I don’t think he’ll be paying us a visit, so I can say it. I guess anyone who is friends with Garry Doonsbury Trudeau is beyond our angst-filled discussions. Lucky him.

    Liked by 1 person

  10. mimispeike says:

    Oh, thank you, Atthys. You have lifted my spirits. I have the feeling he’s saying to his wife about now, please! Sic no more of your writer relatives on me, please!

    He has a pretty impressive small group of friends, publishers, English professors, Doonsbury, and I would definitely not qualify, but for my long lost cousin, who surely didn’t know what she was getting into. Still, she had to recall that I was the loopiest of the loopy side of the family. Maybe she thought I’d calmed down, aged to be more normal.


  11. mimispeike says:

    One more comment and I’ll shut up. I have read a short story by Meirose, Mr. Lucas’ Punishment. I do love the rambling train of thought. I don’t buy the premise. I’m anal about a believable foundation. This one, I can’t swallow it. I’m working out in my mind what it would take for me to buy it. I do really, really, like the meandering this and that. I do a lot of that myself.

    Maybe I’m cranky today. The heat is horrible, and we just discovered our window air conditioner does not fit into our new-bought windows. It’s an inch too tall. I’m pretty damn miserable. Jim, if you see this, forgive me for being a jerk. I do really like the way you think.


  12. Thanks for some great information there, Atthys. You’ve done a lot of groundwork and are not only several steps ahead of me, but more methodical, I think. I hadn’t even given much thought to all those promotion sites, but now I have a little idea where to start.

    Liked by 1 person

    • atthysgage says:

      In some ways it’s not as methodical as I’d like. As a controlled experiment, I’d really only use one promotional method or site at a time and see what works best, but that’s just so time-consuming. You only get so many promotional days per 3 month block. So now, I’m just throwing everything I can find at the wall and seeing what sticks. Then I scrape the rest of it up and throw it at another wall. It isn’t very scientific, but it keeps the wall painters in business.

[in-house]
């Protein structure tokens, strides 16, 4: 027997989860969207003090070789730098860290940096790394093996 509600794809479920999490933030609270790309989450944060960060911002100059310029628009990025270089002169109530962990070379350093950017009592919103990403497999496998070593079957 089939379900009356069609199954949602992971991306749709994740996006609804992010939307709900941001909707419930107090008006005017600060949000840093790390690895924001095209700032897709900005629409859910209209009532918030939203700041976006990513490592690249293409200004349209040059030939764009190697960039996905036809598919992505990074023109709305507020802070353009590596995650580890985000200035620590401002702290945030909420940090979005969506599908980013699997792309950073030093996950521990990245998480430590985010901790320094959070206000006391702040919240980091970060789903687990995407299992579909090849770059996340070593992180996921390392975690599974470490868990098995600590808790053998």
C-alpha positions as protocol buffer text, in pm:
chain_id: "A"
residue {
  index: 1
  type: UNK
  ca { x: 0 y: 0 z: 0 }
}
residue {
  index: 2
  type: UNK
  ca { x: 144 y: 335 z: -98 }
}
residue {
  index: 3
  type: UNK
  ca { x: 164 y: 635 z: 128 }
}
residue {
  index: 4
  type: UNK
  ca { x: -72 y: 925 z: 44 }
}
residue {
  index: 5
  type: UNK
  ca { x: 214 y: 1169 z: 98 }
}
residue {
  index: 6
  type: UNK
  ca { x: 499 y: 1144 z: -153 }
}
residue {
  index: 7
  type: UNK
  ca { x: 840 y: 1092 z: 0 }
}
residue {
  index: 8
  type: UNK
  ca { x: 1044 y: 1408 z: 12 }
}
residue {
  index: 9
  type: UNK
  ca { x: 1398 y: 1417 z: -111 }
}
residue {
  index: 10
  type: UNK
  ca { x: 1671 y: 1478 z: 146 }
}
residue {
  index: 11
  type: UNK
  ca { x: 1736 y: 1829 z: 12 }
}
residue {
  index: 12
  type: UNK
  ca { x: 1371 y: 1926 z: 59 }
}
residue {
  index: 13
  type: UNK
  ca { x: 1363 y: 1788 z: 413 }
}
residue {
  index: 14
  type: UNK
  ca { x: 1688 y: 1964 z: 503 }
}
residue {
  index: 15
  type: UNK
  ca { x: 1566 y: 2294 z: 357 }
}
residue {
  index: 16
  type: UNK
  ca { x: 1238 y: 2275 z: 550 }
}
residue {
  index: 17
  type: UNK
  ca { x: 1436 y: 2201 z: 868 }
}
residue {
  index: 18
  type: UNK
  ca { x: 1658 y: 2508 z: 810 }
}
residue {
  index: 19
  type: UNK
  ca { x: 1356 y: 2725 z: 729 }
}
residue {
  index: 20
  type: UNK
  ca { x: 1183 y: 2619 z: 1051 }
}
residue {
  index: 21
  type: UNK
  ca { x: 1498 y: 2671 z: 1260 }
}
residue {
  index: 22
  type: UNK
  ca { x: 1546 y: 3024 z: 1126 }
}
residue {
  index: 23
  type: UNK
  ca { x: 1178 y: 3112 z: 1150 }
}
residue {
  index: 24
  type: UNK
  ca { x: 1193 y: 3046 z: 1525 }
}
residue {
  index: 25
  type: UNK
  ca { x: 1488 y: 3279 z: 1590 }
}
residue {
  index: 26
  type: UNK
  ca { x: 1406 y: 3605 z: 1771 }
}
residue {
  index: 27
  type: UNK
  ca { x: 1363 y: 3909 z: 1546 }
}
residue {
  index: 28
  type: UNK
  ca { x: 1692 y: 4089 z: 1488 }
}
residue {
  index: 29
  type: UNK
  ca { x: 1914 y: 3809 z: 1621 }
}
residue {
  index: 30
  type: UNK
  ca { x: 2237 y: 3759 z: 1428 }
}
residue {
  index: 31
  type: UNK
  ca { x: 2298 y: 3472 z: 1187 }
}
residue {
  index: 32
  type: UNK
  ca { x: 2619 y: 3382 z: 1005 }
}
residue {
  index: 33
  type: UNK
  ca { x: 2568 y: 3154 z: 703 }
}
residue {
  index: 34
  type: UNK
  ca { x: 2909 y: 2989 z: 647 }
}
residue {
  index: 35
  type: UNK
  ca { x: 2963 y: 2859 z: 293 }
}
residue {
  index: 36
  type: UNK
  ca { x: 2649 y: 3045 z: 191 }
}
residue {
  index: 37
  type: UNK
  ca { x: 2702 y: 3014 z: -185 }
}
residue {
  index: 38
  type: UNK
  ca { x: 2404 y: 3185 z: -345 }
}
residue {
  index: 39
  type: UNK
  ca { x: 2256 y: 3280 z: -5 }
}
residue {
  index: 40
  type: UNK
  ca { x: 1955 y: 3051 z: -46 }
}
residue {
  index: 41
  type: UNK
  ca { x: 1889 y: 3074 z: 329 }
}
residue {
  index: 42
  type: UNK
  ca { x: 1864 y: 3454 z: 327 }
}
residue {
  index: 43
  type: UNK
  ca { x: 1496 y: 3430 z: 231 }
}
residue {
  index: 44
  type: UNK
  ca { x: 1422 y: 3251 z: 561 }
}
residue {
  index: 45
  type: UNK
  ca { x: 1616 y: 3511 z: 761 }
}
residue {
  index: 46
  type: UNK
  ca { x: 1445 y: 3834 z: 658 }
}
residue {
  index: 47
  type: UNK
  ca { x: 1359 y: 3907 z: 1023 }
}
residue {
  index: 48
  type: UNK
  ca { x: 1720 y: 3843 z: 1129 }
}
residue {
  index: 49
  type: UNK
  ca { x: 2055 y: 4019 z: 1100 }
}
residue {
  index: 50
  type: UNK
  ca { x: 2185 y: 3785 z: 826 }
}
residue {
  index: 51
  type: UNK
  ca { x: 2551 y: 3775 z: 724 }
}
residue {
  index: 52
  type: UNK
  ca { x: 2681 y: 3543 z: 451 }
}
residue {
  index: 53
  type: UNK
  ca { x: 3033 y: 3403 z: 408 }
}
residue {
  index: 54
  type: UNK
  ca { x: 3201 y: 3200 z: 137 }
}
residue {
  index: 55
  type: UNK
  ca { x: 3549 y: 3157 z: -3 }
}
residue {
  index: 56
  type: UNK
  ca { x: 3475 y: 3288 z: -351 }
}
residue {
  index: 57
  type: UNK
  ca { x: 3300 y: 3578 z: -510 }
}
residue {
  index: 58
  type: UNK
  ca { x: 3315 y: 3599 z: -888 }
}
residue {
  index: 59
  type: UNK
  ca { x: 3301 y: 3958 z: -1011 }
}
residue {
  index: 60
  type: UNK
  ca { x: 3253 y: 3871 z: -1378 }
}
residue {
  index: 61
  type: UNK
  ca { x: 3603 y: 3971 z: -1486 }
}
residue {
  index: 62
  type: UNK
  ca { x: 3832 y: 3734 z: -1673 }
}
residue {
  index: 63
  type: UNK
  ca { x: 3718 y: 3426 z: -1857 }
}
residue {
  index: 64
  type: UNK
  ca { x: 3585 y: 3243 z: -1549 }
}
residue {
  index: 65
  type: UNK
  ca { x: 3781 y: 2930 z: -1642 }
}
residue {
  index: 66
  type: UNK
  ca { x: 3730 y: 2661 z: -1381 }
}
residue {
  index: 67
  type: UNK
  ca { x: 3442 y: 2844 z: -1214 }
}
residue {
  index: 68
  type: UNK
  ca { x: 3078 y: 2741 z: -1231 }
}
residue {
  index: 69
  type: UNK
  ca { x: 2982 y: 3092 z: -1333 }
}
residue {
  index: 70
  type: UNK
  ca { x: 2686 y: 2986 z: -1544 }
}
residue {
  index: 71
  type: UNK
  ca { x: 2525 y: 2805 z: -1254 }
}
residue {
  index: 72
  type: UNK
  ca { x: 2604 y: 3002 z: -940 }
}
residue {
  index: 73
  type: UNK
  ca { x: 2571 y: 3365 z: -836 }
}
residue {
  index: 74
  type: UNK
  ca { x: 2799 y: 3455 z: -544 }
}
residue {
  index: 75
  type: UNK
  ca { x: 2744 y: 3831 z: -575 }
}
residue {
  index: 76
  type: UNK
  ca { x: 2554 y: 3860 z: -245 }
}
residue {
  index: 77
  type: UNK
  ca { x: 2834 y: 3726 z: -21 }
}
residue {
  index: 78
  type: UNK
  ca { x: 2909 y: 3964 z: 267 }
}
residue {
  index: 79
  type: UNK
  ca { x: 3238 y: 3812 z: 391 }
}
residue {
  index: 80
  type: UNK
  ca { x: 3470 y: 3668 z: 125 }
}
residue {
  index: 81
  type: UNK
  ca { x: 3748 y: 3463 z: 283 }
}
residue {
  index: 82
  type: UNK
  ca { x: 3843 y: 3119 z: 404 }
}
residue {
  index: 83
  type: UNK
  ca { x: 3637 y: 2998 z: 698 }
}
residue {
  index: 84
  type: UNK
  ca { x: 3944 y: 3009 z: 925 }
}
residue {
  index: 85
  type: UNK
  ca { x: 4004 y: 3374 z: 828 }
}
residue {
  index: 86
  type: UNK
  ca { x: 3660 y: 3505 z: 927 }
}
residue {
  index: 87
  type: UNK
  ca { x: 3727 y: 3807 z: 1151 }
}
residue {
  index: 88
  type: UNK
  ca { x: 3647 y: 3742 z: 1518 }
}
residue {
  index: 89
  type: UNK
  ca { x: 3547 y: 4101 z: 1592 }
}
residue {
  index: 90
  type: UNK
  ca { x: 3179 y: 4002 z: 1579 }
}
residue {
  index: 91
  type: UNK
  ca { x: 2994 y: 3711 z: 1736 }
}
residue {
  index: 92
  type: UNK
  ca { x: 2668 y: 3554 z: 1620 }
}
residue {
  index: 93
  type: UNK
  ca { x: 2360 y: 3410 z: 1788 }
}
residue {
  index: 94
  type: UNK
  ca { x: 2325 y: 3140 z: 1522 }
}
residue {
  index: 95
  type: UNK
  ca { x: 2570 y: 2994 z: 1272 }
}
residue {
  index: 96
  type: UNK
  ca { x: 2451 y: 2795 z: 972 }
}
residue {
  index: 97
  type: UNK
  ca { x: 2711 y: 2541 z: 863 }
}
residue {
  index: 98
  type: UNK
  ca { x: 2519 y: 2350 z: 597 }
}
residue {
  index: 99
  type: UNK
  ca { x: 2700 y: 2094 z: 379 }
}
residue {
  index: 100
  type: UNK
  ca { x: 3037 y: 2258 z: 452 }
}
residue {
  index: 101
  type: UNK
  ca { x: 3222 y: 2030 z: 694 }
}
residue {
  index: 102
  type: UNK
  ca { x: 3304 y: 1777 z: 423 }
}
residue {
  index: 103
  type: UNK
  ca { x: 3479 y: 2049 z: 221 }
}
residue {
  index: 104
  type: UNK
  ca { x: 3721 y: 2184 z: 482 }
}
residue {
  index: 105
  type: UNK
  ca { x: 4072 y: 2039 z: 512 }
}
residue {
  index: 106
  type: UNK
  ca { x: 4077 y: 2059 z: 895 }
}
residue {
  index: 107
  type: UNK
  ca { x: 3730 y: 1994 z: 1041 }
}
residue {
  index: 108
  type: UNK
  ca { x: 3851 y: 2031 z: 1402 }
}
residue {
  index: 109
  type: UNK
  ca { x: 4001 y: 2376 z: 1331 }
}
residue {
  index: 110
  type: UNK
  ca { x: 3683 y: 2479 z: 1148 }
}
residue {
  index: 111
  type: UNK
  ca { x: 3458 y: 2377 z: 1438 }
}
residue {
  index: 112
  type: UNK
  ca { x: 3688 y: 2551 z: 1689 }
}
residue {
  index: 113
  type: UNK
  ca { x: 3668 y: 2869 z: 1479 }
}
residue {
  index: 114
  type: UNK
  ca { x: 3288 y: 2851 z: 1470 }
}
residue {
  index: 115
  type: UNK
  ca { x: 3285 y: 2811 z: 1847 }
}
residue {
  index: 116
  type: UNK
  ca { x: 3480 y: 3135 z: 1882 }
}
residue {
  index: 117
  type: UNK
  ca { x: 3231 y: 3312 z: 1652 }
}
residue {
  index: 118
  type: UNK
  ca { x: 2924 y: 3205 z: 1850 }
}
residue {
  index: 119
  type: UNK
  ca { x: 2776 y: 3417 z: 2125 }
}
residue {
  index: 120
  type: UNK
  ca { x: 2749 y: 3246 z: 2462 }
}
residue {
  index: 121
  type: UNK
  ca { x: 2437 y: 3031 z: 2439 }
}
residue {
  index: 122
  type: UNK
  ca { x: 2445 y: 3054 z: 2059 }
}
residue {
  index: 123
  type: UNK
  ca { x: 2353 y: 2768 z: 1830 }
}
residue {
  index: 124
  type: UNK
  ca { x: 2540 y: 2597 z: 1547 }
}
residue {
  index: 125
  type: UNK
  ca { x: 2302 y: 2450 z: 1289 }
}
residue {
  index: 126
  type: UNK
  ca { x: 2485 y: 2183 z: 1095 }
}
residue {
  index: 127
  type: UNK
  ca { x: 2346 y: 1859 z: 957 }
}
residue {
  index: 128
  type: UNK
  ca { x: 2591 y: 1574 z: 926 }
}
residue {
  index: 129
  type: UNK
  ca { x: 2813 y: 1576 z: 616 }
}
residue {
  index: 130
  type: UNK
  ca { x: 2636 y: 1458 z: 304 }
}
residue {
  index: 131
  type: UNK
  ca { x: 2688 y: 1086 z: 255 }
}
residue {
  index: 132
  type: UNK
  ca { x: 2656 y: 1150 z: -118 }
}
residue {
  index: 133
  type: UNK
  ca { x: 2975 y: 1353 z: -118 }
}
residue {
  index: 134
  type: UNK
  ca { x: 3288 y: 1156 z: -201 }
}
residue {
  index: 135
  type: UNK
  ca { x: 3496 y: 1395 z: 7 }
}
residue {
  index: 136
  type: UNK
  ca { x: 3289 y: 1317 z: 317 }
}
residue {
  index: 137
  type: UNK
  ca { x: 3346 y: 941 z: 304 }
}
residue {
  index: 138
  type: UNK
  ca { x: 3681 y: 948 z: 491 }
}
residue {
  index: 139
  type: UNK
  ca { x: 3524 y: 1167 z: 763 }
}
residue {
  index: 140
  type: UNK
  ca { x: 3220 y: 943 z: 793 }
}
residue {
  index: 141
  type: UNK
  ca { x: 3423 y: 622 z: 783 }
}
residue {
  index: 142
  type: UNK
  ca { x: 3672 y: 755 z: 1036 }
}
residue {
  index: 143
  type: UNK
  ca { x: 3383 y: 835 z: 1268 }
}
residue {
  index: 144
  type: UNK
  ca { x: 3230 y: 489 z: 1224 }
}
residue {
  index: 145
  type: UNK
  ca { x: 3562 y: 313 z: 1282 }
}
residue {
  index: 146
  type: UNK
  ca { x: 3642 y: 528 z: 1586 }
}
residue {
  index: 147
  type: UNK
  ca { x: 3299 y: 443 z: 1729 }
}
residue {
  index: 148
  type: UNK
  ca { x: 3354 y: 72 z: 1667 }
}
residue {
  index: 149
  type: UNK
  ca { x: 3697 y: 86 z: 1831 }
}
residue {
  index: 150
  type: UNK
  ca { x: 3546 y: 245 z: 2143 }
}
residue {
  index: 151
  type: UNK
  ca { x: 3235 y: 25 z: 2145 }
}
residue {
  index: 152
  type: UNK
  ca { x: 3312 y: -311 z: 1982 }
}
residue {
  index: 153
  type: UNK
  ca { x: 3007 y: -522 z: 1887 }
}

Liked by 1 person

      • atthysgage says:

        There’s a hidden benefit in the giveaway for those of us signed up in Kindle Unlimited. Some of those people who pop over to download the freebie download it through KU instead, which means when and if they actually read it, we actually get paid. It isn’t a lot, but I have seen a steady trickle of readers since the giveaway. I even hit a thousand pages one day, but that’s unusual.


      • Yes, to be scientific about it would require more time than any of us have. I’ve put together my first Facebook ad which will run in a few days. I don’t expect much to come of it but I if I don’t try, I’ll never know if I should have done it or not.


  13. mimispeike says:

    Atthys, I’ve read that they calculate by the farthest along page read. If someone opens and jumps to page 200, that’s what they count. Is that so, or have they changed it?

    I tend to bop around, sampling, as I do with a book in a bookstore. How does that register with KU?


  14. atthysgage says:

    I’m no expert but I’ve been told that they can track it pretty carefully, so much so that skimming is detectible. I know there was an issue with authors putting their tables of content at the end of the book possibly to try and trick the machinery, but I think they fixed that. I don’t know how they deal with skipping around, but my guess is they have some way of detecting it.